Stress

Caregiver Stress During a Pandemic

Coping with compassion fatigue.

Posted Nov 23, 2020 | Reviewed by Devon Frye

For the past year, the world has been steeped in uncertainty, stress, and loss as we all struggle to maintain balance and good health. For many of us, dealing with a sense of isolation and separation from others are new stressors. For professional caregivers and those in helping professions, providing care to others during the pandemic has resulted in exceedingly higher than normal levels of stress and presented heightened risks of burnout

These times are particularly challenging because many of the pre-COVID-19 ways that we used to cope with stress and maintain balance are now restricted. For example, travel is no longer a viable stress reliever, and the idea of getting away from it all to rejuvenate, take a break, and recharge is no longer an option for most. 

November has been designated as National Caregiver month to acknowledge the importance of this vital function lovingly performed by so many. As I reflect on my own experiences with caregiving, I think of my work as a psychotherapist with its component of professional caregiving which demands great attention and focus with days invariably ending with some level of compassion fatigue. I also think of the many people caring for elderly family members as I did recently, along with its unique joys and sorrows.

For the last two years of my dear mother’s life, she lived in my home with my wife, children, and I providing her care. I am ever thankful that she could be with all of us, rather than isolated and living alone as she had done for many years following my father’s death. She passed on a year before the pandemic began, after having had several close calls from various medical emergencies.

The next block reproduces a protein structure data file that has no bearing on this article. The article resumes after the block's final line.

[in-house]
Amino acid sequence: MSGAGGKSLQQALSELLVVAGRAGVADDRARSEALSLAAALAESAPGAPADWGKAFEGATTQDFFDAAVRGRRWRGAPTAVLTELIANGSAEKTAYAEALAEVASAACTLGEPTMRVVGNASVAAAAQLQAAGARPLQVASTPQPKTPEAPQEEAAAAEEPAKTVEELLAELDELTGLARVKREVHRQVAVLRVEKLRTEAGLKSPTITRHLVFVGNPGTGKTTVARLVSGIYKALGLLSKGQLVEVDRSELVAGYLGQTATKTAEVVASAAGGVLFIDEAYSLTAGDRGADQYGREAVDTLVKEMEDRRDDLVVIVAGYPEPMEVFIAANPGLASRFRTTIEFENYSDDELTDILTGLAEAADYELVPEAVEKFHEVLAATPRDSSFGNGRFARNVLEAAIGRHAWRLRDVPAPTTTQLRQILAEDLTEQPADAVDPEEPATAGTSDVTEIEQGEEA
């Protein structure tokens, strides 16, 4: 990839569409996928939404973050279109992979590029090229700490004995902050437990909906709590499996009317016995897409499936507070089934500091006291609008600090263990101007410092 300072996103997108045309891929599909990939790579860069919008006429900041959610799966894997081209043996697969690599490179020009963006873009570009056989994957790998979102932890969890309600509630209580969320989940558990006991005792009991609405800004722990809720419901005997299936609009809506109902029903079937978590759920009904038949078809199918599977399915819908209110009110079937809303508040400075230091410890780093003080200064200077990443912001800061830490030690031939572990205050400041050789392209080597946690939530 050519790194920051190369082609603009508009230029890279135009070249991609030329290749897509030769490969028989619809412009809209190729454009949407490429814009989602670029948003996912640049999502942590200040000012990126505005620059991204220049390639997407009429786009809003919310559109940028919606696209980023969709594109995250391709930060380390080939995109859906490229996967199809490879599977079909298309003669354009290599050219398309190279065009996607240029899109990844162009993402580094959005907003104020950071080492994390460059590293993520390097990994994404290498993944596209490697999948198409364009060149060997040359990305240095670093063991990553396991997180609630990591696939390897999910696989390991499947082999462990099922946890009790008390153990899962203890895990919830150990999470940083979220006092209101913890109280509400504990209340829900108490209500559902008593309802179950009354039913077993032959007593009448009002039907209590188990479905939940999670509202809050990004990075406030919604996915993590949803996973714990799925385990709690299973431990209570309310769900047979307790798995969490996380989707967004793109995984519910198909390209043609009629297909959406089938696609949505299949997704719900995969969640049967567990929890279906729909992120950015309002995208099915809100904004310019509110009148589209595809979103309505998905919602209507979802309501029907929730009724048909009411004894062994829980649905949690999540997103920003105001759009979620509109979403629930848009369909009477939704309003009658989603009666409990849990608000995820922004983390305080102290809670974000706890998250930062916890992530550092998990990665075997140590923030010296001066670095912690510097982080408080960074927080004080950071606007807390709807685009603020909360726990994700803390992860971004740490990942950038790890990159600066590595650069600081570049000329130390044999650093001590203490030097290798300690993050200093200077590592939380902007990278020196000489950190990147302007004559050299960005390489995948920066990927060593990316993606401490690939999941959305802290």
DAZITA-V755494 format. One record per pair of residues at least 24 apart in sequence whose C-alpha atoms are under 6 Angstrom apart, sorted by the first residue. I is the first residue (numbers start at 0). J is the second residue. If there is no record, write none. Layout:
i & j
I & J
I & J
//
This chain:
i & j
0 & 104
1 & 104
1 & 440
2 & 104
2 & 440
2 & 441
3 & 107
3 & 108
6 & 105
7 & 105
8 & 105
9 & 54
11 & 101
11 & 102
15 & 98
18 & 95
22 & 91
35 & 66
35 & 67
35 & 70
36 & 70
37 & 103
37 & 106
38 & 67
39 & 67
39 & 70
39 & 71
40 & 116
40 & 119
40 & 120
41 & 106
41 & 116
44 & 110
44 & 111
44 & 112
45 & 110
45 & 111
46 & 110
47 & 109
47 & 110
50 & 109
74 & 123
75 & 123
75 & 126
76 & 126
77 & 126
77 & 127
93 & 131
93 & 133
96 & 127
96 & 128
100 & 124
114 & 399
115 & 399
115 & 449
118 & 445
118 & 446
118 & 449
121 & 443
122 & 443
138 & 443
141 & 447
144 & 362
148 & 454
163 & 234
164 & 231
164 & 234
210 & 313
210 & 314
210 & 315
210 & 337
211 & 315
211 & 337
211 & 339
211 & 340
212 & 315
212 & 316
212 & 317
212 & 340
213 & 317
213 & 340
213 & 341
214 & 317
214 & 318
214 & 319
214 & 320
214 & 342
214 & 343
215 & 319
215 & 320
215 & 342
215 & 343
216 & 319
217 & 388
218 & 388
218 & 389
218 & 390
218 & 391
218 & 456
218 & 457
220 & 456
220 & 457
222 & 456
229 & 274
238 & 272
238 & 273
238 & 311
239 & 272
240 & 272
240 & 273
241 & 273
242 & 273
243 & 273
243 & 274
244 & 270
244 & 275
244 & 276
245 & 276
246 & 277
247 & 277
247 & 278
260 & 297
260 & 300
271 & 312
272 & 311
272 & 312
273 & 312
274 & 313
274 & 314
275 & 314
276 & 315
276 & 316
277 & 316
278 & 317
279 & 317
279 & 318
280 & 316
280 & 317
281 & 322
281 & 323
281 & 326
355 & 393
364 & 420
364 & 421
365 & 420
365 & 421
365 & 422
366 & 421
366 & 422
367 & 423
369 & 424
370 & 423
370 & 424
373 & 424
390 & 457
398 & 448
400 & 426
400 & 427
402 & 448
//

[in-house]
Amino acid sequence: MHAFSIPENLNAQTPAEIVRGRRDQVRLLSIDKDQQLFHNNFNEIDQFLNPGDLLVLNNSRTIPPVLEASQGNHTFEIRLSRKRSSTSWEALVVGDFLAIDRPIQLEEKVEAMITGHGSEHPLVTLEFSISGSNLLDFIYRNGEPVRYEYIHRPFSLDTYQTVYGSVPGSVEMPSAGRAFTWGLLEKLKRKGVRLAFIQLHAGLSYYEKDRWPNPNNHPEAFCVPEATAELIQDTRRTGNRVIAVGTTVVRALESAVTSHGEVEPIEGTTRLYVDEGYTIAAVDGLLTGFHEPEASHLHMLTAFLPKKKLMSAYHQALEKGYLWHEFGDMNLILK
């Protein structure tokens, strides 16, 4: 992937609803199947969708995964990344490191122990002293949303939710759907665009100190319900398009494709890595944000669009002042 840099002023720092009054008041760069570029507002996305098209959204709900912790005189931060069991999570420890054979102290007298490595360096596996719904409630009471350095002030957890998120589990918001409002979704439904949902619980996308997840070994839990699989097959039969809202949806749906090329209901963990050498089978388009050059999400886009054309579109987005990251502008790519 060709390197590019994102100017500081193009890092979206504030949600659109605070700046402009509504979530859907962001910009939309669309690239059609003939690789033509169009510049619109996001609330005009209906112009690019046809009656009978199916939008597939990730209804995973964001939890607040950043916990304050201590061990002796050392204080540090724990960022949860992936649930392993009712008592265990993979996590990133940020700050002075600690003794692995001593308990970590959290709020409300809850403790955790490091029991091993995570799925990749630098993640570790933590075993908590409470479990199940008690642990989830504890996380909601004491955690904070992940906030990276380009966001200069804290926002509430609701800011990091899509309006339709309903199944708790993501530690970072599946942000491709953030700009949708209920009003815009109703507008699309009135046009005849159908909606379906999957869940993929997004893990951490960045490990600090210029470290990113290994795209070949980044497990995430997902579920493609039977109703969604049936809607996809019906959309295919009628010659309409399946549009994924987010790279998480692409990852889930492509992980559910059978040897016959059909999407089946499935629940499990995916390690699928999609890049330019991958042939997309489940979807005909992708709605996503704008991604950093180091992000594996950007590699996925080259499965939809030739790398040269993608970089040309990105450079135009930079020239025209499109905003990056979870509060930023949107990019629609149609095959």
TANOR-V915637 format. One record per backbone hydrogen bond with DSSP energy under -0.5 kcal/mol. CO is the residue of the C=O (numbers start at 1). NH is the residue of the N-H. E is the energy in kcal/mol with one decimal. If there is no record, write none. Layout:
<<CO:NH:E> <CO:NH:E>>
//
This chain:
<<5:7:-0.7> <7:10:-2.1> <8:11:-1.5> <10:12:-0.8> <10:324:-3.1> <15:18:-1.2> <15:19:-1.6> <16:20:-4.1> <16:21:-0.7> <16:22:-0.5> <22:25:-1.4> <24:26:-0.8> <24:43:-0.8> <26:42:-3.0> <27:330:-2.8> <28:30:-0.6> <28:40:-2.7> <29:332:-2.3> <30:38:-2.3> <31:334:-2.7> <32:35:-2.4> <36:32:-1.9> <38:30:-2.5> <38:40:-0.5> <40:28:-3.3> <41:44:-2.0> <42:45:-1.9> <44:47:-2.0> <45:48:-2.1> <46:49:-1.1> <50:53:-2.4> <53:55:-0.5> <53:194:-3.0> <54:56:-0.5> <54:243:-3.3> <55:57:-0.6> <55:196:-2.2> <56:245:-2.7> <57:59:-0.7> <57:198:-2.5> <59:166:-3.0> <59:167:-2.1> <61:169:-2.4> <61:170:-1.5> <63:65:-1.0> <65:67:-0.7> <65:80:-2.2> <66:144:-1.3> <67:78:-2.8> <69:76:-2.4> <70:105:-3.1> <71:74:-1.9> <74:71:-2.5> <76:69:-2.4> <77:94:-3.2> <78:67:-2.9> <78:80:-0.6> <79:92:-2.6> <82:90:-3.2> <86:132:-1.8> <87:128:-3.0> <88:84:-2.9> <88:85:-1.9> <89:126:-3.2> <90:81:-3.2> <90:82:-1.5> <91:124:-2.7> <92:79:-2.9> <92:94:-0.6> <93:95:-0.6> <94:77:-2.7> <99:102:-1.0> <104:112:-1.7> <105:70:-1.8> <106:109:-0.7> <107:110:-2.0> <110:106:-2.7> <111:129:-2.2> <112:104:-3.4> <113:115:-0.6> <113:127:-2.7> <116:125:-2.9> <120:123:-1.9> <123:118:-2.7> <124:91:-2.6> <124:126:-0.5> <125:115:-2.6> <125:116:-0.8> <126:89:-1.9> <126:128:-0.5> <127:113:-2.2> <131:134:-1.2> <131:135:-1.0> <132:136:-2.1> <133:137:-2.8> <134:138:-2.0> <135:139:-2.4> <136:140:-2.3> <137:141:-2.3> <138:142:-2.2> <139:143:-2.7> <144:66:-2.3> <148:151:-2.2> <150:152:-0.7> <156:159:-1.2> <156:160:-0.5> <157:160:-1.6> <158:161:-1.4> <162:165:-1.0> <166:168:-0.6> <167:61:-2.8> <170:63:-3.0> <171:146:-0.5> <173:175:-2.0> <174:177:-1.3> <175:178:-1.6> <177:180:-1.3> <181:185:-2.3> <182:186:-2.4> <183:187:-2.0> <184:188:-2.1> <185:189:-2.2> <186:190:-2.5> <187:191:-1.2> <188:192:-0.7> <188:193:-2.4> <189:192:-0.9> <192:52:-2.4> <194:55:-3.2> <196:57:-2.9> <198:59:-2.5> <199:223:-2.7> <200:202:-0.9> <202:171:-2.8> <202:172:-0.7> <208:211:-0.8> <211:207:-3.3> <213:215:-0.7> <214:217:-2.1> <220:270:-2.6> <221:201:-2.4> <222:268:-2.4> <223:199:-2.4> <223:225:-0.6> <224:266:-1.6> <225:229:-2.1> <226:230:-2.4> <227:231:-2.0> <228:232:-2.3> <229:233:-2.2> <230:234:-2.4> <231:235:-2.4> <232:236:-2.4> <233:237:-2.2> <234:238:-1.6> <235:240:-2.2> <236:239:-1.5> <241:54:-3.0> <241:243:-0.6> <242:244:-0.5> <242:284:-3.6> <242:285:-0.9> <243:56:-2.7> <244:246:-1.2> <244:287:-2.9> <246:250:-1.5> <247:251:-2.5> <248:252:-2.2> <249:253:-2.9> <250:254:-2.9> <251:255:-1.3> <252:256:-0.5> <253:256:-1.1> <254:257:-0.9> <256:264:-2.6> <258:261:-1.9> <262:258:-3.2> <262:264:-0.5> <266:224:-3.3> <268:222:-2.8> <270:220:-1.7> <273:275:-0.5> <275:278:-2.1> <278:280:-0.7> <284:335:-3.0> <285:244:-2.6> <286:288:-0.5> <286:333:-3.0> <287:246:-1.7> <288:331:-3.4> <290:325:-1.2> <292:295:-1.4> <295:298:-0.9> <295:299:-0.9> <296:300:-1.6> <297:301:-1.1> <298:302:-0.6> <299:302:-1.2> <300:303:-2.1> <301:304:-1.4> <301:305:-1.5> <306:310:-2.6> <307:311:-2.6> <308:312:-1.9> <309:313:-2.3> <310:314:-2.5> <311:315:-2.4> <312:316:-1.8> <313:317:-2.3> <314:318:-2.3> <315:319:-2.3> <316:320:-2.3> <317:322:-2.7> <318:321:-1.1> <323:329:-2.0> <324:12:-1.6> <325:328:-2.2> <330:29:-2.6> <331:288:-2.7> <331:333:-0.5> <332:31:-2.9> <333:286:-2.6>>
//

During those two years of intensive caregiving, everything in my life changed, many of my existing coping strategies became stretched, and the roles within my family shifted. My mother struggled to navigate a new environment in which she often felt she had little control and did not fully belong. Her moods, depression, and sadness often overwhelmed us all, no matter how hard we worked to provide her with emotional support. As a result, I gained back the 30 pounds I had worked hard for years to lose and sleep was often elusive and disturbed.

In my book on recovering from car accidents, I delve into the particular challenges that families have to meet when one or more family members have been severely injured in a car accident and require ongoing care. After an accident, injury, or during an illness, family roles can change forever. Reversals of roles are often mandated by impaired functioning or the injured/ill person’s inability to provide. This typically results in some level of depression and grief for everyone that must be addressed and resolved in order to prevent further emotional deterioration and loss of mental equilibrium. Role changes can be challenging and stressful until a new level of acceptance can be achieved.